By Jack Durham
Press Editor & Reporter
The stretch of Central Avenue between Anna Sparks Drive and Turner Road at the south end of town has been called a “drag strip” on more than one occasion.
The problem, neighbors say, is that the two southbound lanes merge into one lane before Mill Creek. Some drivers, especially those in the far right-hand lane, race to get ahead of the other cars before the lane comes to an end. This has resulted in a few accidents in the area, with cars going off the road before Mill Creek.
At the Dec. 19 meeting of the McKinleyville Municipal Advisory Committee, one neighbor said that some drivers speed up to 60 mph in the area.
“It’s a fatal accident waiting to happen there,” the man said.
County Public Works Deputy Director Chris Whitworth said that the speeding was an “enforcement issue” that needed to be dealt with by law enforcement.
But then McKMAC member Pat Barsanti suggested a solution – why not require cars in the right-hand lane to turn into the Mill Creek Marketplace, and have the other lane for cars continuing up the hill? This would force drivers to pick a lane further north up Central Avenue, rather than racing toward Mill Creek.
Whitworth said that the idea should be studied. “We could look at that,” he said.
Meanwhile, this summer the county plans to widen Central Avenue from Bartow Road to the driveway just uphill from Mill Creek. The county is basically installing shoulders on each side of the road for pedestrians and bicyclists.
Dow’s Prairie Road
The county had attempted to get grant funding to build sidewalks on Dow’s Prairie Road so children could get to school safely.
However, a survey of Dow’s Prairie students showed that most of them are driven there by parents. This made the grant application for Safe Routes to School funding less competitive for this particular project.
As an alternative to doing nothing, Public Works is creating a wider shoulder on the west side of Dow’s Prairie Road. The area is being trimmed and graded. The next step is to put down asphalt grindings.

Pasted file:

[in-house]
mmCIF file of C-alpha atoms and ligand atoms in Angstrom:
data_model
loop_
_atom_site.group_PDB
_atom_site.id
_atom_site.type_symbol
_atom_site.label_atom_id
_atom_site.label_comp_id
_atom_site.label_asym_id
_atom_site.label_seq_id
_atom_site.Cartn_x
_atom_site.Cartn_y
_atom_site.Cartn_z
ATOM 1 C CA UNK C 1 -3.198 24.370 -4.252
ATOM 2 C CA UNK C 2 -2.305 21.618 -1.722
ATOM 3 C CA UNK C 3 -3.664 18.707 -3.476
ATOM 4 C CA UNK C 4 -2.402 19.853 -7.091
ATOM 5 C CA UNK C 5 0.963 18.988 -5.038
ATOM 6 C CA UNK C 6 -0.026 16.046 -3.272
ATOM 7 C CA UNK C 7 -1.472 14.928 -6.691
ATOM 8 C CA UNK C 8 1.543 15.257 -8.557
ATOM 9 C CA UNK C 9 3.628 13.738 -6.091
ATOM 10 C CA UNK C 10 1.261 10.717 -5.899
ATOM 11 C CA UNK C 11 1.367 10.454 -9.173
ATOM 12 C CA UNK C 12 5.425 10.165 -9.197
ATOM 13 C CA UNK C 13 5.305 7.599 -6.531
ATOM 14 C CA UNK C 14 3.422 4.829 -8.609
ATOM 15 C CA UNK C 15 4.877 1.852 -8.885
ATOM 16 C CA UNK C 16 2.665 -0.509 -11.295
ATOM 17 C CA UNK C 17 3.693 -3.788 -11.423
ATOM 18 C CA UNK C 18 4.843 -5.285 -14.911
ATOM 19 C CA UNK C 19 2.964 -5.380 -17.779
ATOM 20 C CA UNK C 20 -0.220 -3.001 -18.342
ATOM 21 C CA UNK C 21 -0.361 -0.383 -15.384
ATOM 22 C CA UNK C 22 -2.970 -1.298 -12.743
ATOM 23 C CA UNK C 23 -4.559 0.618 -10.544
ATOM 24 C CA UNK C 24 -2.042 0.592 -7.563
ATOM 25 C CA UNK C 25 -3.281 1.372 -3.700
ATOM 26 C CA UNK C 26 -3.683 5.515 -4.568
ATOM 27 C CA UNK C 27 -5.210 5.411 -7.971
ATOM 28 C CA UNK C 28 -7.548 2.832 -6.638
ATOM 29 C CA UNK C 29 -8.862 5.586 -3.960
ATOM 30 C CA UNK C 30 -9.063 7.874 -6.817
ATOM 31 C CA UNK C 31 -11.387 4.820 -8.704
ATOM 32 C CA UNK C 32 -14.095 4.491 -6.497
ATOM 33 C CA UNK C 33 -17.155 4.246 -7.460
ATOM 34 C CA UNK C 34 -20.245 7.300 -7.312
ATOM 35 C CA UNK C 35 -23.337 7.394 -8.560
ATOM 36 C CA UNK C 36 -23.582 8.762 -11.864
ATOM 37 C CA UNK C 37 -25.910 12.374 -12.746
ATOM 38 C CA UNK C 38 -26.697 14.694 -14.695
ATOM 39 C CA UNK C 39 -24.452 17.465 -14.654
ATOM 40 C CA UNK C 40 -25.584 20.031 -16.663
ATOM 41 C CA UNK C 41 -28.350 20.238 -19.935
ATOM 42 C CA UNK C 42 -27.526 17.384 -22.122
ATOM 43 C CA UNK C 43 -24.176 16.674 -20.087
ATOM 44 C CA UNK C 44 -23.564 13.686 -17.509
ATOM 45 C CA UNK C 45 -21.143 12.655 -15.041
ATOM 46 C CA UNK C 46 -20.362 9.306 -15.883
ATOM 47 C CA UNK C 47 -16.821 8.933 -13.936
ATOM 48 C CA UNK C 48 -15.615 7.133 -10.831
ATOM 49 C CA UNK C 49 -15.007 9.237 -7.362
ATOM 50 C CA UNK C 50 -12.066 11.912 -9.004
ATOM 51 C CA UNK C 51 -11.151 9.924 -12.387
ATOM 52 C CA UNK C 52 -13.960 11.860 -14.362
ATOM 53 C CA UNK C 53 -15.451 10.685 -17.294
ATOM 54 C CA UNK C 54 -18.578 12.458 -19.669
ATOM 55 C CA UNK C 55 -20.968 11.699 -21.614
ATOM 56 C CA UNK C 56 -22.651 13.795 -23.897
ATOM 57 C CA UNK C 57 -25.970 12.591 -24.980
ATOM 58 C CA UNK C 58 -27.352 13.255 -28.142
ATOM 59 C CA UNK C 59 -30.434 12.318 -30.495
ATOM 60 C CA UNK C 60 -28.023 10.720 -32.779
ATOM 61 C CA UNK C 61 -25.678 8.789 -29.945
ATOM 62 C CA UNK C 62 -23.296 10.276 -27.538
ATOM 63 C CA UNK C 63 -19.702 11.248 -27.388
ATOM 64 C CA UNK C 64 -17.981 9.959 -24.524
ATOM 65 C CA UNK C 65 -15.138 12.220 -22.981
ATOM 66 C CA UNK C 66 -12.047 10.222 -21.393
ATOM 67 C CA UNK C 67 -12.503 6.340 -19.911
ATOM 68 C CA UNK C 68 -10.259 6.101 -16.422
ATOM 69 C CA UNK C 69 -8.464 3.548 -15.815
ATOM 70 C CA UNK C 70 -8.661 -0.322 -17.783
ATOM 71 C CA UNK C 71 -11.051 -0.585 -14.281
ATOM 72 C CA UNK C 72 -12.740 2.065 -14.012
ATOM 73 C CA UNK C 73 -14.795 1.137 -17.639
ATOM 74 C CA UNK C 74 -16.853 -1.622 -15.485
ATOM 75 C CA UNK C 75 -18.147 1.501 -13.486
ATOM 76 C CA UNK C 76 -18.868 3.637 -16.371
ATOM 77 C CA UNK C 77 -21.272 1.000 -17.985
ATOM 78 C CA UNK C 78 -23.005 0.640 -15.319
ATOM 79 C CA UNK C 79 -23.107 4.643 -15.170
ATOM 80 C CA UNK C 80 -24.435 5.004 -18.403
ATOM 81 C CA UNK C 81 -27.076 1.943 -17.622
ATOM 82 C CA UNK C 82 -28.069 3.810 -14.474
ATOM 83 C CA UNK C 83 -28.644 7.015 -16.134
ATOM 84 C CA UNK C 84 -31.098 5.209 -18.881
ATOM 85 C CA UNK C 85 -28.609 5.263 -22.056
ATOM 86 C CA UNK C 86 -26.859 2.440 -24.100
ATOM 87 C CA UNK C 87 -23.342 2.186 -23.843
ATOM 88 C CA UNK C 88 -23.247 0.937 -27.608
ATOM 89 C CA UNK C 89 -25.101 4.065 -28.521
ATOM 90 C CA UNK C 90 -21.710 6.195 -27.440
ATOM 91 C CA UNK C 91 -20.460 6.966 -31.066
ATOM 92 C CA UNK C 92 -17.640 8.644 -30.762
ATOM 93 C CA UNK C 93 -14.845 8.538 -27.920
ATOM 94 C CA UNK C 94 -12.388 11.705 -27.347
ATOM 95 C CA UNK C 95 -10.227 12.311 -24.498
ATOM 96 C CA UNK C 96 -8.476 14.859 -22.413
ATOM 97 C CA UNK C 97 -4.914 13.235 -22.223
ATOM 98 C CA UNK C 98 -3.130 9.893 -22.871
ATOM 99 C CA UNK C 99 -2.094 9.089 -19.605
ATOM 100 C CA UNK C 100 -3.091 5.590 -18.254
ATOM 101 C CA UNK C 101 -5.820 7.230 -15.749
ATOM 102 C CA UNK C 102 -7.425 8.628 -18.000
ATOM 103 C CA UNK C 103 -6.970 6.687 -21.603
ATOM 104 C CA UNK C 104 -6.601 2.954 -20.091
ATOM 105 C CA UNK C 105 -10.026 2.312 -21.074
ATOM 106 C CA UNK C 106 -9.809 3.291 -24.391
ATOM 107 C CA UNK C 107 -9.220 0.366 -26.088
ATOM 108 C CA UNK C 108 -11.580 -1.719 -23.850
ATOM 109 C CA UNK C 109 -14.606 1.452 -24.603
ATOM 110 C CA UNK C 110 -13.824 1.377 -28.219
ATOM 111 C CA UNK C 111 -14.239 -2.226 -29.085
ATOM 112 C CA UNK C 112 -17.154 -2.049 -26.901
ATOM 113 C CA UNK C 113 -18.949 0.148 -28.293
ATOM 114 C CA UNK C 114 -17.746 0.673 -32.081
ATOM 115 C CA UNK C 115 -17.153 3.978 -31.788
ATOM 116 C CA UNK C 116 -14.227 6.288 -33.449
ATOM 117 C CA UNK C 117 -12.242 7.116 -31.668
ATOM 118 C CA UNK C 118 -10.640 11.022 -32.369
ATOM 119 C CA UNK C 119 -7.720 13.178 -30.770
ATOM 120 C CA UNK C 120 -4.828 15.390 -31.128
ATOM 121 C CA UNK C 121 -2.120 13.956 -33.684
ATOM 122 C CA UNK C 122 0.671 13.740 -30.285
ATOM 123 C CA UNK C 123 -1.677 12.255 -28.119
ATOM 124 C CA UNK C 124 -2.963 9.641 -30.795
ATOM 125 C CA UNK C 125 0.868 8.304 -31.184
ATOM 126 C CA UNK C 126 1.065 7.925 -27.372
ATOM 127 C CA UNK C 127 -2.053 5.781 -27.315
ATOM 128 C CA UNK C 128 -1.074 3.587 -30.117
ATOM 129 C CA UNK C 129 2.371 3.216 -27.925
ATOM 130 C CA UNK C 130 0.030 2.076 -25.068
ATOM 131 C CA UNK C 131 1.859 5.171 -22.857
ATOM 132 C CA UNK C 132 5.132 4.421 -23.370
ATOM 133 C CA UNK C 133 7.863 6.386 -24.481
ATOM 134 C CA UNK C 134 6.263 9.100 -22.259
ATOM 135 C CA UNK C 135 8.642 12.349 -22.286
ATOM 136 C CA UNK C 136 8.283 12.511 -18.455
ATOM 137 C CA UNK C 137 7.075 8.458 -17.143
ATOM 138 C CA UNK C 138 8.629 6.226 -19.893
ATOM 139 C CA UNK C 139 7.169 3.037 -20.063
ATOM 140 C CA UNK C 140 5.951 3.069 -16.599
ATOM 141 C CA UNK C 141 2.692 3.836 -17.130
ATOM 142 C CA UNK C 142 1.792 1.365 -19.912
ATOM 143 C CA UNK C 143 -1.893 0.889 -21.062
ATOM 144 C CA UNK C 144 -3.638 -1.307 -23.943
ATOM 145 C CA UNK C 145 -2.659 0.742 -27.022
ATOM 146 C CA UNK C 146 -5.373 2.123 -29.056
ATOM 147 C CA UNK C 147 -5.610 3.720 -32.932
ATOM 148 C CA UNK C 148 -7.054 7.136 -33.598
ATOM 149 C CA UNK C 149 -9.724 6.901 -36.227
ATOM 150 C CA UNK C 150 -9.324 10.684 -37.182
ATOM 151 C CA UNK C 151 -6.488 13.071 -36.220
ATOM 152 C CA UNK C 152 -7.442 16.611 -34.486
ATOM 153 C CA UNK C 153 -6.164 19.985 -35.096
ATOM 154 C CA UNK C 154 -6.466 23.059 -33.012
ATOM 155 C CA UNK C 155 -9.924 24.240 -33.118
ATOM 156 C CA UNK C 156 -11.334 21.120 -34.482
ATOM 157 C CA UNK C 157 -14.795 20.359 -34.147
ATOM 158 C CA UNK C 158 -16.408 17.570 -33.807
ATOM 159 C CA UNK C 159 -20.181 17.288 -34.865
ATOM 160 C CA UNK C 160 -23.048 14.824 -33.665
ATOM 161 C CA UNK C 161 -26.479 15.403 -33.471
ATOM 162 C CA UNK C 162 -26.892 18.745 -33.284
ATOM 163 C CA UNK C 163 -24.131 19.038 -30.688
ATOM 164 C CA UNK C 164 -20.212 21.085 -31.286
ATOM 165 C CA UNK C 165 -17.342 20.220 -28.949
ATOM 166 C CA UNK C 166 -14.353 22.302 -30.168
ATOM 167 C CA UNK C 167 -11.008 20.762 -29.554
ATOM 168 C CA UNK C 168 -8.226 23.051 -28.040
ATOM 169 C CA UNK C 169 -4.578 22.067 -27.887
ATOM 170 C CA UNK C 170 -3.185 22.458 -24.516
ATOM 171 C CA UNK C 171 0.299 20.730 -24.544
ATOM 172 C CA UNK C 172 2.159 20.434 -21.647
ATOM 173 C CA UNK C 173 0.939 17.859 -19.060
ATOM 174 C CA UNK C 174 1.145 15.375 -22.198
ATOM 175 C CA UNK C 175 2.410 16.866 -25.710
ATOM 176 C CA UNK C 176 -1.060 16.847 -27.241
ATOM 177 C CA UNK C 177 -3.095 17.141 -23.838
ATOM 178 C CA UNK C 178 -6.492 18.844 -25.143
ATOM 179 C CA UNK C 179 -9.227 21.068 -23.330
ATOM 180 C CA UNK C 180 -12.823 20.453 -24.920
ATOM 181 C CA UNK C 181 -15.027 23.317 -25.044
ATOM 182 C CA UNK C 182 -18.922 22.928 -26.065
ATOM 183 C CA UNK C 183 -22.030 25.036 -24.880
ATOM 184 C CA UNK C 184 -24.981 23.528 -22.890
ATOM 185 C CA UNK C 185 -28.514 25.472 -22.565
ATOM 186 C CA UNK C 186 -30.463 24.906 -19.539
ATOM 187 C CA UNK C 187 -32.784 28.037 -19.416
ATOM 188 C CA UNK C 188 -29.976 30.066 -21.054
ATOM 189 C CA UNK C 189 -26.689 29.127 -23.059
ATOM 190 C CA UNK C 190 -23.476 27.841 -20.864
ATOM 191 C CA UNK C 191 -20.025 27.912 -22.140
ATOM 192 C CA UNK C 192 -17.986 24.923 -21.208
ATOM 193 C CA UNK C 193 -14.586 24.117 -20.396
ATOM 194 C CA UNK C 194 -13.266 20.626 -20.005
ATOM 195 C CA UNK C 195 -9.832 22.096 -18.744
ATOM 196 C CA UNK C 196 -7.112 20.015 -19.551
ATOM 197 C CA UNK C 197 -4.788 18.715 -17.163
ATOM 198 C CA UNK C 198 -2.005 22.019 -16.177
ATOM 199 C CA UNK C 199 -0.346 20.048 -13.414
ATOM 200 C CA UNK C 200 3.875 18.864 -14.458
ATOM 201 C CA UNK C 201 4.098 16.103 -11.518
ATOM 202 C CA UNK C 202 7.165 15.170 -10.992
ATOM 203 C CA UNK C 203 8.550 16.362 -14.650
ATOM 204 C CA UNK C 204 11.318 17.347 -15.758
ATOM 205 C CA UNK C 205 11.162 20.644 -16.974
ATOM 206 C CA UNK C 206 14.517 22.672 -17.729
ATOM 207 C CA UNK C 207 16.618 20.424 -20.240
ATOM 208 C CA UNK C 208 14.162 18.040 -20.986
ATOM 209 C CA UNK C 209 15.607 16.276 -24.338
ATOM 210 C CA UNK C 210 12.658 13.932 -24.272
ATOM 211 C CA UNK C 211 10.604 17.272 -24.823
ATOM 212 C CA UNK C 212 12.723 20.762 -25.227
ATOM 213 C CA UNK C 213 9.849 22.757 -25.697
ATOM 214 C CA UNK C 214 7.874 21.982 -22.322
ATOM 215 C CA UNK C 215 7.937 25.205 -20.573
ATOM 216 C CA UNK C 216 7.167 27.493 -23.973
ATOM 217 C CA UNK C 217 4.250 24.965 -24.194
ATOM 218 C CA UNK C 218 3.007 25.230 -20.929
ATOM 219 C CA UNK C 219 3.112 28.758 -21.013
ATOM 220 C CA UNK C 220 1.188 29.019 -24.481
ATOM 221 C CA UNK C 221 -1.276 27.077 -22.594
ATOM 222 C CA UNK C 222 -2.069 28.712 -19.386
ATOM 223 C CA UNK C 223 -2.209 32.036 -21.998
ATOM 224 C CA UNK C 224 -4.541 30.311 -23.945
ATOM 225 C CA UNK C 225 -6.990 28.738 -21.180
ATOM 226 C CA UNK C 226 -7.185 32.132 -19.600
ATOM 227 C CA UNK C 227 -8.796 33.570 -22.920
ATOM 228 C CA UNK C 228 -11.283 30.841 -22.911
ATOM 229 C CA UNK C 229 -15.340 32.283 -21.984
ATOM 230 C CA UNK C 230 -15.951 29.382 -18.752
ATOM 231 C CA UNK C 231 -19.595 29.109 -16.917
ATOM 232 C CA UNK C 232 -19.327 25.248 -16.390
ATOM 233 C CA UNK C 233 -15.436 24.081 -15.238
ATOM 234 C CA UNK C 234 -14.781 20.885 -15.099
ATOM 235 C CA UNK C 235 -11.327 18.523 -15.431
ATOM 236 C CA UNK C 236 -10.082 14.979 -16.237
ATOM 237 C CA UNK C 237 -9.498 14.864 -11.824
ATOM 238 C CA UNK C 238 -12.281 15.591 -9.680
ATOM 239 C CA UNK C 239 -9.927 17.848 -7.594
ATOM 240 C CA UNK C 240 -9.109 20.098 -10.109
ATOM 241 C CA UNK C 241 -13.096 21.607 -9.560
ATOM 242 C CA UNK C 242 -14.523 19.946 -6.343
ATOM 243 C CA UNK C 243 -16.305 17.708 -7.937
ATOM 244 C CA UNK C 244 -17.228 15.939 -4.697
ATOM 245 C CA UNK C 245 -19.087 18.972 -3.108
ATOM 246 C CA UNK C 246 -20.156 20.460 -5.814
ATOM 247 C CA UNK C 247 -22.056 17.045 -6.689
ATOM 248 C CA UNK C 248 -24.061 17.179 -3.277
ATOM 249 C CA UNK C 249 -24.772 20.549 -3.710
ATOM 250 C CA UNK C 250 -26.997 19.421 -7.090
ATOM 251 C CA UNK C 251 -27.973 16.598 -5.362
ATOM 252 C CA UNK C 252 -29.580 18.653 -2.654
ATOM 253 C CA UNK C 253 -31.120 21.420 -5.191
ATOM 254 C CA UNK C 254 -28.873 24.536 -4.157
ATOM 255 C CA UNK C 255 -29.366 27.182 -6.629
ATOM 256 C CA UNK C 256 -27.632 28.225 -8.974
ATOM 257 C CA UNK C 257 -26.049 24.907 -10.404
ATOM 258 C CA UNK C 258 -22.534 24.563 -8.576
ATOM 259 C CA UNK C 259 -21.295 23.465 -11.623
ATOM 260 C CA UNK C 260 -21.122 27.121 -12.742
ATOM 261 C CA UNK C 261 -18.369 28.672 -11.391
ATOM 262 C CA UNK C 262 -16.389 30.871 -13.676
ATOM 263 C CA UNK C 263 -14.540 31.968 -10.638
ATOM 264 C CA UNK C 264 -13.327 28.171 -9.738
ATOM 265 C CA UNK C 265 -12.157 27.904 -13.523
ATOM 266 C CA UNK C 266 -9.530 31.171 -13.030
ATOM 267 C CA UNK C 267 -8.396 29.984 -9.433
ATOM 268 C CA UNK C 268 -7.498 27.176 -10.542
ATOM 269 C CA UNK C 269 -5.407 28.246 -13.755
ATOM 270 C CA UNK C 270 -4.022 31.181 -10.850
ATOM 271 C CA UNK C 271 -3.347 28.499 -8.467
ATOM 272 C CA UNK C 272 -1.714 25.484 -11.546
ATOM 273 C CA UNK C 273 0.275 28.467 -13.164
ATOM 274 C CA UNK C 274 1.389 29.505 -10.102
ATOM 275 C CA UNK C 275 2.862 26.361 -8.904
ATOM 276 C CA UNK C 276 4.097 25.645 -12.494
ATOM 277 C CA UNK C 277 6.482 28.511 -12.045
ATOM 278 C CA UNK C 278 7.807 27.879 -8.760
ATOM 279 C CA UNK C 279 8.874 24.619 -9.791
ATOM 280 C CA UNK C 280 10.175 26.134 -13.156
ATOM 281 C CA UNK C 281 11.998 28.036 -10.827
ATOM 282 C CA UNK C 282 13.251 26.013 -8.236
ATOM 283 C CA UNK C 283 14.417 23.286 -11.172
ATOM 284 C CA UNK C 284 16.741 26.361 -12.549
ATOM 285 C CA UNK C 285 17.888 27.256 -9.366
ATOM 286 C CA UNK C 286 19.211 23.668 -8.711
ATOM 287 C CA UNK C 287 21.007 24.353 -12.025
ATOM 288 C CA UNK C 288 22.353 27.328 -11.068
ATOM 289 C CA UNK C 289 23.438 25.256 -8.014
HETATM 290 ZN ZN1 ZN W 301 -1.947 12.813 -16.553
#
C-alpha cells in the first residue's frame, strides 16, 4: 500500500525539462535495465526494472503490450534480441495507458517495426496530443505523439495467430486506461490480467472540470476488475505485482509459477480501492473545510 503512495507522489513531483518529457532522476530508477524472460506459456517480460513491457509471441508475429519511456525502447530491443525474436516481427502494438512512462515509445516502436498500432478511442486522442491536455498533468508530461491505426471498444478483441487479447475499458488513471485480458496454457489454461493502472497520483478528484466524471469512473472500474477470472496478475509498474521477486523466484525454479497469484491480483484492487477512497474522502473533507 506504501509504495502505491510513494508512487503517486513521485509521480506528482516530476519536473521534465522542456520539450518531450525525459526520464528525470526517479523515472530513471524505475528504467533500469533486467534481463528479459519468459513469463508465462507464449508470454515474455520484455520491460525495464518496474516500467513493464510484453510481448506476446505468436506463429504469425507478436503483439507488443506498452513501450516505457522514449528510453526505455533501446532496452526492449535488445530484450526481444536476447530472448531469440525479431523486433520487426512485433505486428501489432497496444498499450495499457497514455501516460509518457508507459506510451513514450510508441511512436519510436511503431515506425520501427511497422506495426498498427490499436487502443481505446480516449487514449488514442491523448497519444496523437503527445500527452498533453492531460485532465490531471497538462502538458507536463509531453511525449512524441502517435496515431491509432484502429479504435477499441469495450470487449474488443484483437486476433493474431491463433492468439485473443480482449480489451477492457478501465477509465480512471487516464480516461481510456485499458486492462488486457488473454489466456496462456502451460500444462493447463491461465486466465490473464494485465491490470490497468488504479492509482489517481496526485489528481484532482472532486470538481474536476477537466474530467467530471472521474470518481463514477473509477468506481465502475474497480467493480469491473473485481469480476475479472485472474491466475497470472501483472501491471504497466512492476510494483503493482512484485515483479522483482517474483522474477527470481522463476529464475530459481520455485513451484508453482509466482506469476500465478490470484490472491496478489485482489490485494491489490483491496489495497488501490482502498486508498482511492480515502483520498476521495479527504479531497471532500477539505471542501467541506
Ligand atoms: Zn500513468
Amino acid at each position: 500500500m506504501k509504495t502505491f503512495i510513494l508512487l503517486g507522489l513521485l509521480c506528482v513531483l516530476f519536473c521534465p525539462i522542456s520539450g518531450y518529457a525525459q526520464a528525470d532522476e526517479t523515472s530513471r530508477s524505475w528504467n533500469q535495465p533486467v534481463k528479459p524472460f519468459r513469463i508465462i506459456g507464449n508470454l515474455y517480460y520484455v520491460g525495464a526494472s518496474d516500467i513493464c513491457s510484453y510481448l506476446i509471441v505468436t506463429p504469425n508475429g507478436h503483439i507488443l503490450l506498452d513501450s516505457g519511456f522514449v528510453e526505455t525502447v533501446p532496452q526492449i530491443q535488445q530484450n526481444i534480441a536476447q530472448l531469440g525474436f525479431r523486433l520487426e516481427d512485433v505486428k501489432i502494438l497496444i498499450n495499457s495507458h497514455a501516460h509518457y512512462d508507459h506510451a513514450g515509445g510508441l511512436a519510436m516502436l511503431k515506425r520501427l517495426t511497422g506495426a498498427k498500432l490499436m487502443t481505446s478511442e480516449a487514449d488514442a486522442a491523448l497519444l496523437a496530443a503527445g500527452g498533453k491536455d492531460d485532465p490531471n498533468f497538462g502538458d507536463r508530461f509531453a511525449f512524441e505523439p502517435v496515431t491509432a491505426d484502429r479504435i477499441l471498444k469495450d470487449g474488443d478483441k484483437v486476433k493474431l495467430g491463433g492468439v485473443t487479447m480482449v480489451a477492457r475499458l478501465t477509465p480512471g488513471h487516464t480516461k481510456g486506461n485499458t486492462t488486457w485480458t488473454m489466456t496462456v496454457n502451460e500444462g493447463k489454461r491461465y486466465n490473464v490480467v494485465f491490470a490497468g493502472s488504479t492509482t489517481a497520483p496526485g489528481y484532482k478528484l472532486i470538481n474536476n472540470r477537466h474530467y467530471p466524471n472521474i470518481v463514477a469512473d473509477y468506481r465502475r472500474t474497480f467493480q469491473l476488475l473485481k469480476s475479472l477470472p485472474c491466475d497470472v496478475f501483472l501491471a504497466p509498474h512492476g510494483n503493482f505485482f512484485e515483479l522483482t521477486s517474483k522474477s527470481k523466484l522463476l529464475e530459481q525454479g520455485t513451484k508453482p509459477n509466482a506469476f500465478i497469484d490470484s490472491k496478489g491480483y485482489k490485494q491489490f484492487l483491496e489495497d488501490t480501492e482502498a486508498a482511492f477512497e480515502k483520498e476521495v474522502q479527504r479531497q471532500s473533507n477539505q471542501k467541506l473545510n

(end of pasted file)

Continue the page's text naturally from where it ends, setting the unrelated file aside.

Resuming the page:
Little Pond median project
Whitworth also showed the McKMAC a computer rendering of the median island that will be built on Murray Road at Little Pond Street next summer. There will be a raised median in the center of the road, with bulb-outs on either side of Murray Road. This will provide a safer place for students to cross. The project is estimated to cost $100,000.
Roundabout at Murray?
Although there’s no time-line for the project, Public Works has suggested that a four-way traffic stoplight might be needed at the intersection of Central Avenue and Murray Road due to increased traffic.
In last week’s edition of the McKinleyville Press, resident Scott Baker suggested in a letter to the editor that a roundabout be considered for the intersection. The idea was briefly discussed by the McKMAC.
“It’s one of the tools in the box,” Whitworth said about roundabouts.
He noted that if a roundabout was built at the intersection, traffic on both Murray and Central would need to be narrowed to a single lane in each direction before reaching the roundabout.
Whitworth said that contrary to public opinion, roundabouts work quite well. They also reduce accident rates.
As for the idea of a stoplight at the intersection, McKMAC members said they thought it might actually slow traffic at a location that seems to work well with the existing stop signs.
“It almost seems as if a light would back up traffic,” said McKMAC member Kevin Dreyer.
The McKMAC can be reached at firstname.lastname@example.org.